the use of "G'day mate"

Australians are known for their use of the phrase "G'day mate" and that's considered stereotypically Australian. But where did it originate? Do people in England, Ireland, Scotland, or some other English speaking country say it continuously in their speech? I would like to know the origin of it.

The only idea I've heard is that it originated in London and is part of Cockney speech.
 
  • Victoria32

    Senior Member
    English (UK) New Zealand
    Australians are known for their use of the phrase "G'day mate" and that's considered stereotypically Australian. But where did it originate? Do people in England, Ireland, Scotland, or some other English speaking country say it continuously in their speech? I would like to know the origin of it.

    The only idea I've heard is that it originated in London and is part of Cockney speech.
    It is definitely said in New Zealand...

    Vicky
     

    . 1

    Banned
    Australian Australia
    It is possible that the mate part is a relic of a partially seafareing origin where shipmates would routinely call each other mateo or mate.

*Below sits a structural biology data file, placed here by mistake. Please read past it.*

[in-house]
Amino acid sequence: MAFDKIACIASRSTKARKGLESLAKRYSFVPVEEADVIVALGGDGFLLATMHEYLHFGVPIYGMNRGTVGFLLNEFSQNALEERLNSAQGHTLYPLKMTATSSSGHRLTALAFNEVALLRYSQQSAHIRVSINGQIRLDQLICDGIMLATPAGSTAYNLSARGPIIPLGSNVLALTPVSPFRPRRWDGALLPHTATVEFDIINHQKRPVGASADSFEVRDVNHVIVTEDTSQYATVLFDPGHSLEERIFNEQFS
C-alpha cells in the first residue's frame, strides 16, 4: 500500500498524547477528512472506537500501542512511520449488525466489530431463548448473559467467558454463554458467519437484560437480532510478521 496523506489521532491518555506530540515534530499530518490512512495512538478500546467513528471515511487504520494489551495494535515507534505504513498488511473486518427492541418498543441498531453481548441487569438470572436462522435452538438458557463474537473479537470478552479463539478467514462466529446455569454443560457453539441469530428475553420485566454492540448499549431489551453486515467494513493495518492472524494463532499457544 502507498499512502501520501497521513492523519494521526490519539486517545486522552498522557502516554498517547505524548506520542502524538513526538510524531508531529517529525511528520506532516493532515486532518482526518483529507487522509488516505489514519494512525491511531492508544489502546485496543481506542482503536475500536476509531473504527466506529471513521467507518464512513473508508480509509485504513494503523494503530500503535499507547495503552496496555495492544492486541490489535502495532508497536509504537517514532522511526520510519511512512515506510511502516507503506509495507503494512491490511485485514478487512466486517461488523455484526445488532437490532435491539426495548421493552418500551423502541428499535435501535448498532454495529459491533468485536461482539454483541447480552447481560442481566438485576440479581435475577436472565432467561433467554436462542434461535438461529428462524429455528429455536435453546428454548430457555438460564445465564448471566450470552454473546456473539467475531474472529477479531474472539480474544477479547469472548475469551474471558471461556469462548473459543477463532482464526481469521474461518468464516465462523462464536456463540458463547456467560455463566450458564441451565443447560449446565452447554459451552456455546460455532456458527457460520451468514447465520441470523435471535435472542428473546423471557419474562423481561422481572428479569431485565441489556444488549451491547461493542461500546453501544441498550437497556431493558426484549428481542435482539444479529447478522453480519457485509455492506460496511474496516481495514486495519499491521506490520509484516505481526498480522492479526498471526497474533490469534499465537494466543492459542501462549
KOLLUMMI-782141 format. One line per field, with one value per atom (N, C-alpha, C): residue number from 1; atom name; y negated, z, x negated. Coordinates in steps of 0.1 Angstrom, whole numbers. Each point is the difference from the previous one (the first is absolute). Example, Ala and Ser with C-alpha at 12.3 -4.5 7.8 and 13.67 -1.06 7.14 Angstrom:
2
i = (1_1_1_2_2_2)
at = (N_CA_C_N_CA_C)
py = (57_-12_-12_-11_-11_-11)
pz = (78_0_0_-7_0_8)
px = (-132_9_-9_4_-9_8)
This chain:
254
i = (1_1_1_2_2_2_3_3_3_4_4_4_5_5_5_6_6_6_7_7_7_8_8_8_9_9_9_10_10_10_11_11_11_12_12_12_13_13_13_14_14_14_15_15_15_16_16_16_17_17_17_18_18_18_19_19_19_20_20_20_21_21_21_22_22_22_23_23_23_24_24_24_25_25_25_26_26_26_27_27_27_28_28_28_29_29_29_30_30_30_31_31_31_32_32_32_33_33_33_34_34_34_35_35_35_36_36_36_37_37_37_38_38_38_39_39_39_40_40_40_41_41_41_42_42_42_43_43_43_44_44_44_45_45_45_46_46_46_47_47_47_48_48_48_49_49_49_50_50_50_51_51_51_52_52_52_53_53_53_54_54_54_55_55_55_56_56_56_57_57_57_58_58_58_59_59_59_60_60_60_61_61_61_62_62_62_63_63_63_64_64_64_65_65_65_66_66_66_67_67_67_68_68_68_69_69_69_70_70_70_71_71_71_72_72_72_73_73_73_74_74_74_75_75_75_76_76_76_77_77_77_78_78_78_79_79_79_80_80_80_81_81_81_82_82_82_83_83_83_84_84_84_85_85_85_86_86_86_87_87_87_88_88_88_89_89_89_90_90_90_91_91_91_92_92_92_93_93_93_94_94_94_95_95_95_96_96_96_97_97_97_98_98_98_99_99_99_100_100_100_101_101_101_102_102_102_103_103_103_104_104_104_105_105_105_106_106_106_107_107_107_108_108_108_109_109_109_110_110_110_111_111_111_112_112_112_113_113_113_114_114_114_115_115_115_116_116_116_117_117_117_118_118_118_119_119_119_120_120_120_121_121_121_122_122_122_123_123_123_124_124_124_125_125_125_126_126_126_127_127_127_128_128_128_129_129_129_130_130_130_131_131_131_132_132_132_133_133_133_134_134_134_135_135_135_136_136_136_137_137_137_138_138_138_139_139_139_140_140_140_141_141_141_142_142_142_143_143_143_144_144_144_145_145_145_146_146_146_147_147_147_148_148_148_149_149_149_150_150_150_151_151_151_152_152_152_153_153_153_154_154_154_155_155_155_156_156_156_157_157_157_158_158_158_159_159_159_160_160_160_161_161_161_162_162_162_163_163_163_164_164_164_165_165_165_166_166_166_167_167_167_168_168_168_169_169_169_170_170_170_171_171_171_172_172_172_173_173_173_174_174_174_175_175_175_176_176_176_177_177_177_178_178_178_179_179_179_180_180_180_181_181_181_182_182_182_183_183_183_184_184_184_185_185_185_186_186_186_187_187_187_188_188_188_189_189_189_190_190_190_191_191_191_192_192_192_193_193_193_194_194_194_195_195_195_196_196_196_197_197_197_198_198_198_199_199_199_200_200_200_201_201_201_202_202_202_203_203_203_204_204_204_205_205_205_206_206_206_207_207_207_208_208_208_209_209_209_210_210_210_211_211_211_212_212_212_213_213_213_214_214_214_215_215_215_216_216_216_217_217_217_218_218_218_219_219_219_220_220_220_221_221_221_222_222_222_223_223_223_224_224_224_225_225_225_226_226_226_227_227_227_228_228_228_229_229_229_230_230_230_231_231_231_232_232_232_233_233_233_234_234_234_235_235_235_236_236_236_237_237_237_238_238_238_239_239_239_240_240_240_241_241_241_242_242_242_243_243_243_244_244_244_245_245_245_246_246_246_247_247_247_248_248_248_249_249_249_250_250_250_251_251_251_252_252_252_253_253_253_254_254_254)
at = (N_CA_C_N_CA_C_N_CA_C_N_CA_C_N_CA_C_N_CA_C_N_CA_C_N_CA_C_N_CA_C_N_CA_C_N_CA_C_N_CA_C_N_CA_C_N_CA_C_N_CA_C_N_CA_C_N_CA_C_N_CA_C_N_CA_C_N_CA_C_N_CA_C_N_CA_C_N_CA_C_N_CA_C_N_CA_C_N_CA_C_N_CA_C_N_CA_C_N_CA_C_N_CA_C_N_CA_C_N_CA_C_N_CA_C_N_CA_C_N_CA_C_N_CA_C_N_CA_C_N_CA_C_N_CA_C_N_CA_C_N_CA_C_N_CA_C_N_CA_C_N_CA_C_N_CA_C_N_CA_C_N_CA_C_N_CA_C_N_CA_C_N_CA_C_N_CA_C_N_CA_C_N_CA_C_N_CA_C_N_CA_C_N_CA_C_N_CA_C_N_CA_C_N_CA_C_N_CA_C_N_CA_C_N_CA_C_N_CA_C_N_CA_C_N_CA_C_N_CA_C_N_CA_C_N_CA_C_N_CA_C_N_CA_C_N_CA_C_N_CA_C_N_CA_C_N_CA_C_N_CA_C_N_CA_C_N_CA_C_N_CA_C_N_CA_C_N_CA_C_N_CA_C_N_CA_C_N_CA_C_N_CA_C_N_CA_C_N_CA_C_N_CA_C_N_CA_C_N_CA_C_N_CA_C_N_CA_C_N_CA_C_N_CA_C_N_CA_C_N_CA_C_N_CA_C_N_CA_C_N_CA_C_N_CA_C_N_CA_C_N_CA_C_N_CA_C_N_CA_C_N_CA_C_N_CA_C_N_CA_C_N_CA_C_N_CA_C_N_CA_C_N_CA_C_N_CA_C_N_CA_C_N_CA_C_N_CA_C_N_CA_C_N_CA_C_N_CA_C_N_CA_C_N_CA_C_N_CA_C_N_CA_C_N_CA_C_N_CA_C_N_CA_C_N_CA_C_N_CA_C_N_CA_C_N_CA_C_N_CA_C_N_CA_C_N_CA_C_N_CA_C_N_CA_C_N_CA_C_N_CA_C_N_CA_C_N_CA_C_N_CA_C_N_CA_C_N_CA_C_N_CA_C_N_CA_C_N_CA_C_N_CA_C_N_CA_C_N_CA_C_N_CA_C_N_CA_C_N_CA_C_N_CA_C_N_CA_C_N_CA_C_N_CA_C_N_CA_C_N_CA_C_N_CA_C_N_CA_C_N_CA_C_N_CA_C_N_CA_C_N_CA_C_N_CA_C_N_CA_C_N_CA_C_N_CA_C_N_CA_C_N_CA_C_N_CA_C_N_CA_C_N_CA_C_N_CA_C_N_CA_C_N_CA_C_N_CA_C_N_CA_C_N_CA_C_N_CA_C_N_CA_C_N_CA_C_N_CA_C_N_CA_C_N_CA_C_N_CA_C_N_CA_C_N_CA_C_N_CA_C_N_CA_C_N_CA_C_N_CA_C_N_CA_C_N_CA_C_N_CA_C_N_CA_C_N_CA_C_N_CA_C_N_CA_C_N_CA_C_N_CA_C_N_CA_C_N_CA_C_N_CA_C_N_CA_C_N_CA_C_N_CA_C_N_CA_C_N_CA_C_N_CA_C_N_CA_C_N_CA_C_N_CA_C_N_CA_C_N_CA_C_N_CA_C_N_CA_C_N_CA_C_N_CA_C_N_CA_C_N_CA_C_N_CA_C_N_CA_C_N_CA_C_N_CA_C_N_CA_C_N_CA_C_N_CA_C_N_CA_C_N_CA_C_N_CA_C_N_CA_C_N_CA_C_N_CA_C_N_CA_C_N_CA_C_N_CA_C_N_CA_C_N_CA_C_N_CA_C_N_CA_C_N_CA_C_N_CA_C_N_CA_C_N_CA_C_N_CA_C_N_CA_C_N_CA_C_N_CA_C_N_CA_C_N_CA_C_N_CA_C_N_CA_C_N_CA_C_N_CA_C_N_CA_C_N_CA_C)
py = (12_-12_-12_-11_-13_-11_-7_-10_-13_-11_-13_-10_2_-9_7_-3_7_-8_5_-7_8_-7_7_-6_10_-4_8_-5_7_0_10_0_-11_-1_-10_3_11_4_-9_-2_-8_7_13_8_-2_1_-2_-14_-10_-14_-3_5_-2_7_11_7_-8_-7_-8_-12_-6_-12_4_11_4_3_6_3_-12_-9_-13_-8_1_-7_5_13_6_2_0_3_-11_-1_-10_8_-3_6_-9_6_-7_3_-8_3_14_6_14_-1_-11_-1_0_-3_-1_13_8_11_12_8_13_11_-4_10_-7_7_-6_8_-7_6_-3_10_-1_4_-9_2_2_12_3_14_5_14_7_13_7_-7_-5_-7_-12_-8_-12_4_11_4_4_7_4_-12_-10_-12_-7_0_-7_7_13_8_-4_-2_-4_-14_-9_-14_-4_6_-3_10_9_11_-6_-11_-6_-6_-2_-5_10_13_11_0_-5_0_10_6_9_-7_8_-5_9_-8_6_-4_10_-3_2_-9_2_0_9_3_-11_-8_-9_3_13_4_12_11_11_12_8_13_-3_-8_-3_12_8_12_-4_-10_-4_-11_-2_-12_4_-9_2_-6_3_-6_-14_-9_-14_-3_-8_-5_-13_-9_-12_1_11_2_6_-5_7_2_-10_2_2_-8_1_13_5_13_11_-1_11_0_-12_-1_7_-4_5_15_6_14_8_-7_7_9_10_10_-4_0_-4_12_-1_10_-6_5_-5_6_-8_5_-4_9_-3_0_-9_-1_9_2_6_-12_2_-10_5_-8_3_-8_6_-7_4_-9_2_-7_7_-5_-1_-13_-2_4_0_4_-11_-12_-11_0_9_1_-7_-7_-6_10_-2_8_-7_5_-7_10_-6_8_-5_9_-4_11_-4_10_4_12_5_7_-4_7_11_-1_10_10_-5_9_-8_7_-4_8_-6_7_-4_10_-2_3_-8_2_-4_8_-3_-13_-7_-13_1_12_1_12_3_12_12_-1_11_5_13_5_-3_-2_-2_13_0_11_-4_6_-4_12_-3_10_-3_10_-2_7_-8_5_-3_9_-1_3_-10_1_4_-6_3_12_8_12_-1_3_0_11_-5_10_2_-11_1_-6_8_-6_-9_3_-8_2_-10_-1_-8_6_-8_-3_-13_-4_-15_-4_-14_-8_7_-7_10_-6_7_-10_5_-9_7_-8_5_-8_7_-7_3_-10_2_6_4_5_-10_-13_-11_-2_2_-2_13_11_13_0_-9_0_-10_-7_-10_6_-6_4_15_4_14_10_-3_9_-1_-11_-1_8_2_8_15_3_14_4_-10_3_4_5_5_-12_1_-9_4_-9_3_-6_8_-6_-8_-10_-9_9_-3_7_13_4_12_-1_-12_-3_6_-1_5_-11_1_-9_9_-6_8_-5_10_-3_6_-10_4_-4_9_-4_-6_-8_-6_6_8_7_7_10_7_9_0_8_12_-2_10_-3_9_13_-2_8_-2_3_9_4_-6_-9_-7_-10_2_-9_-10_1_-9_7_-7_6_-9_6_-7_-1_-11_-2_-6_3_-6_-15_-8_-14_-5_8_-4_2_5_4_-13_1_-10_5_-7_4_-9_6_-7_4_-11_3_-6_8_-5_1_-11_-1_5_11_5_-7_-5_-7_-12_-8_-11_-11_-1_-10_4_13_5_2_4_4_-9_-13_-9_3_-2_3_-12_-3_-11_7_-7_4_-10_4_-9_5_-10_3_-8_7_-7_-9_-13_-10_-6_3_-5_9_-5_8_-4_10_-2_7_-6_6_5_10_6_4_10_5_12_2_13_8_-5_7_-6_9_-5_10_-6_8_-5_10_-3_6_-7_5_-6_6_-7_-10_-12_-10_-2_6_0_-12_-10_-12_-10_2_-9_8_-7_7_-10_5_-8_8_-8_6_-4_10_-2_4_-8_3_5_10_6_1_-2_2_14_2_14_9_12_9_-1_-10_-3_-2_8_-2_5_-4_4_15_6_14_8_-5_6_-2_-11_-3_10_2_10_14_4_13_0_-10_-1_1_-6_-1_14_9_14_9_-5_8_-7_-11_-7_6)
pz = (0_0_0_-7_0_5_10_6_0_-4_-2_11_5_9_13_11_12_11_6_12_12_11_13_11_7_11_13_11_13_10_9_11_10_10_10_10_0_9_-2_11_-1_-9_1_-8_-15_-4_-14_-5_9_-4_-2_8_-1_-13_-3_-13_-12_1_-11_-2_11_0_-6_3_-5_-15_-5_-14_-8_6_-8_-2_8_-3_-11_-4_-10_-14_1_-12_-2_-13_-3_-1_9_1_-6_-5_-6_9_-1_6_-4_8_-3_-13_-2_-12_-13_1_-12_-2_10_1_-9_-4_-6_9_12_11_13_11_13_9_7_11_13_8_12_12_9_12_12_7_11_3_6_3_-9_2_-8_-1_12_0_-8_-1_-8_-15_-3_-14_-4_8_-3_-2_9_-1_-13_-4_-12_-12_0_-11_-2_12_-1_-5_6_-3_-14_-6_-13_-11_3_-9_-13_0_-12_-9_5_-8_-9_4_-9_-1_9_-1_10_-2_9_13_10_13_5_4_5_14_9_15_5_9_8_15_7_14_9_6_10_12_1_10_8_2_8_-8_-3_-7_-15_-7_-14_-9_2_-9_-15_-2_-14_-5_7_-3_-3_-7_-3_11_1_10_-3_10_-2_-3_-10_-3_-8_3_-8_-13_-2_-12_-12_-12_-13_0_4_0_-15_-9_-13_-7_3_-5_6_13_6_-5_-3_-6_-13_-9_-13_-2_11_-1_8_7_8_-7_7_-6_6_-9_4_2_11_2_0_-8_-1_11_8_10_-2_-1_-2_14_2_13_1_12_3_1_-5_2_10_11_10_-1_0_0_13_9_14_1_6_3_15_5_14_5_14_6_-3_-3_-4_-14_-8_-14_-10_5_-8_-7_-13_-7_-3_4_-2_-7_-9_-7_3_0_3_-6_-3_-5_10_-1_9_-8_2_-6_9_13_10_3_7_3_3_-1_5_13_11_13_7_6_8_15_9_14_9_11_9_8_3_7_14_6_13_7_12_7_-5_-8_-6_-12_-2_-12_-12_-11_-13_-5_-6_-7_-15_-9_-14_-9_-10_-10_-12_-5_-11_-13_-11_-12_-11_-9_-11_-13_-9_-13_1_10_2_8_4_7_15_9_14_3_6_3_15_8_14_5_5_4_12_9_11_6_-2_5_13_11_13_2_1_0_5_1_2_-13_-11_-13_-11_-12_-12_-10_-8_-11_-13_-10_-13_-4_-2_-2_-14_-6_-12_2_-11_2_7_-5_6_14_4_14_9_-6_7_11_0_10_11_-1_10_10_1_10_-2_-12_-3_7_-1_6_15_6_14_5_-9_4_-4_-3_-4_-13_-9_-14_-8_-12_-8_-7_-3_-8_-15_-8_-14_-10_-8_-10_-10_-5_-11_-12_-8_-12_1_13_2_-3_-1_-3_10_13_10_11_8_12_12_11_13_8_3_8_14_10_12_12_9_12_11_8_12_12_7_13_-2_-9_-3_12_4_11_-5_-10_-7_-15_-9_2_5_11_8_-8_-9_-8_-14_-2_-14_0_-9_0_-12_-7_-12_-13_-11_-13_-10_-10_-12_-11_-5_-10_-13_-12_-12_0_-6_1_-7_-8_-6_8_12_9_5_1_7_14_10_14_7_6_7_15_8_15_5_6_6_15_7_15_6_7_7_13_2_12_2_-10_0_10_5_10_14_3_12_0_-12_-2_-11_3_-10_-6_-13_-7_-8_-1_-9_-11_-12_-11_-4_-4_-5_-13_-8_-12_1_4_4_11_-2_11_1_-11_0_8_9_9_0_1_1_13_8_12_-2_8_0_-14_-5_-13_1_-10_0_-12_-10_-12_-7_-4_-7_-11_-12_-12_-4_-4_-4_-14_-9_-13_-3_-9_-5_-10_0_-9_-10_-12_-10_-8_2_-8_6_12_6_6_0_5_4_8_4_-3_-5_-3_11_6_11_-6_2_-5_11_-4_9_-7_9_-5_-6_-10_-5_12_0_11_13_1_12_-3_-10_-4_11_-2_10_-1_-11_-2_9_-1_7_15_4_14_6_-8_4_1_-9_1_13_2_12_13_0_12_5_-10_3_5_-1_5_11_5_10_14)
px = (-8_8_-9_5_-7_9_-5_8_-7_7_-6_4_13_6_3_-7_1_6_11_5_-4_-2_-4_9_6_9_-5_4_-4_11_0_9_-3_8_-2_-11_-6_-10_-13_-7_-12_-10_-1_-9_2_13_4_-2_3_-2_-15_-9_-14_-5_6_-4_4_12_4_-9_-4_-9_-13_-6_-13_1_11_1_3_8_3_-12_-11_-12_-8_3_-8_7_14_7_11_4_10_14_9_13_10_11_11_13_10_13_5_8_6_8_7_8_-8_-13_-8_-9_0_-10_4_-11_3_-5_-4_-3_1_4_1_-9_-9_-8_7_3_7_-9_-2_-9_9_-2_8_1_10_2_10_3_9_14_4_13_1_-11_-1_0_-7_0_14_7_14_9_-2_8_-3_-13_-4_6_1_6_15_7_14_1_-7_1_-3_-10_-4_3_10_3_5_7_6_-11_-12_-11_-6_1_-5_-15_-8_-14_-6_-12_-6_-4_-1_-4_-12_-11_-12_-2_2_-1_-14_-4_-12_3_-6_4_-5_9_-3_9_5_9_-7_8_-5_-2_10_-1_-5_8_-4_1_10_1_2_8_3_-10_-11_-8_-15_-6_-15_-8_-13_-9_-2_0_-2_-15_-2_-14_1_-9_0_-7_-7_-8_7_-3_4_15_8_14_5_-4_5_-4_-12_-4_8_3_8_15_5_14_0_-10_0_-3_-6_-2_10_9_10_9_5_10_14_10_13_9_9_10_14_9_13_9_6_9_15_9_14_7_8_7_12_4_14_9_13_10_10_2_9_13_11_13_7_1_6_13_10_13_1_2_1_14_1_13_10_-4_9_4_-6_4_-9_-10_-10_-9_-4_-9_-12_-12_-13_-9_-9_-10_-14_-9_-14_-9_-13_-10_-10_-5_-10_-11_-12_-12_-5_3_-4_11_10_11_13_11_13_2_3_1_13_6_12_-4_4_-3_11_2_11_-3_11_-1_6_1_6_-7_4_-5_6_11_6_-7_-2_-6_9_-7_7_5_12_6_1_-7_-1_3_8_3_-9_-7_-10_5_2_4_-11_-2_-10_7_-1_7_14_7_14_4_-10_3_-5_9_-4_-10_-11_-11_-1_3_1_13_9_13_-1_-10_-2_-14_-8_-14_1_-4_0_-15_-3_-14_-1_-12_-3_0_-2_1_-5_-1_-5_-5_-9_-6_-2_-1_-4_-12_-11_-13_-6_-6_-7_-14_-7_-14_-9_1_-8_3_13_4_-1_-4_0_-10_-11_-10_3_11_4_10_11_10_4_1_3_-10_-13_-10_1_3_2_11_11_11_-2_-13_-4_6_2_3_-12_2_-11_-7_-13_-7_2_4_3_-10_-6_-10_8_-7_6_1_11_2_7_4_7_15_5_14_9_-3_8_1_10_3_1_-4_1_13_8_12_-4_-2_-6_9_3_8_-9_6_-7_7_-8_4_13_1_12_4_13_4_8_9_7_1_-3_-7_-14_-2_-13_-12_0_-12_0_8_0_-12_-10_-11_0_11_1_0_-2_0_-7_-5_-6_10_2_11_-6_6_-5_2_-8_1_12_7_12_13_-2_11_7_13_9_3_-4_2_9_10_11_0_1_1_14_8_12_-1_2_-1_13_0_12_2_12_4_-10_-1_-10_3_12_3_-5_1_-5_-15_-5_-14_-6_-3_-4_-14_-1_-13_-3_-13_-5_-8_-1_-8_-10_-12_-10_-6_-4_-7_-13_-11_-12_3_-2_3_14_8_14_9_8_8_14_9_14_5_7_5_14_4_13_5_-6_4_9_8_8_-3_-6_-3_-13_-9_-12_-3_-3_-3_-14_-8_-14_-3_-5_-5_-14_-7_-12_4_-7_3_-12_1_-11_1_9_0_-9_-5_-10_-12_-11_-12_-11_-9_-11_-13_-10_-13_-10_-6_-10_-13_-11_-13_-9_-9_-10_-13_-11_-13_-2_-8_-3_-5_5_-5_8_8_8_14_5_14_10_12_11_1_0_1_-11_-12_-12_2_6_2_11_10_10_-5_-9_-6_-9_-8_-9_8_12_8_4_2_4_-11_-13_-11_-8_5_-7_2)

The G'day part seems to be a natural contraction of good day and it is possible that it was an affected manner to establish the difference between the nobs who fully enunciated each word with a plumb in the mouth and the general relaxed aussie ethos.

    See ya
    .,,
     

    winklepicker

    Senior Member
    English (UK)
    It is possible that the mate part is a relic of a partially seafareing origin where shipmates would routinely call each other mateo or mate.
    The G'day part seems to be a natural contraction of good day and it is possible that it was an affected manner to establish the difference between the nobs who fully enunciated each word with a plumb in the mouth and the general relaxed aussie ethos.

    See ya
    .,,
    I'd guess the mate part is Cockney. Mate is very commonly used in informal BE (though I admit that coming from a stranger it grates on me as seeming too intimate). Curiously, the good day part is a very formal part of BE and now mainly archaic.
     
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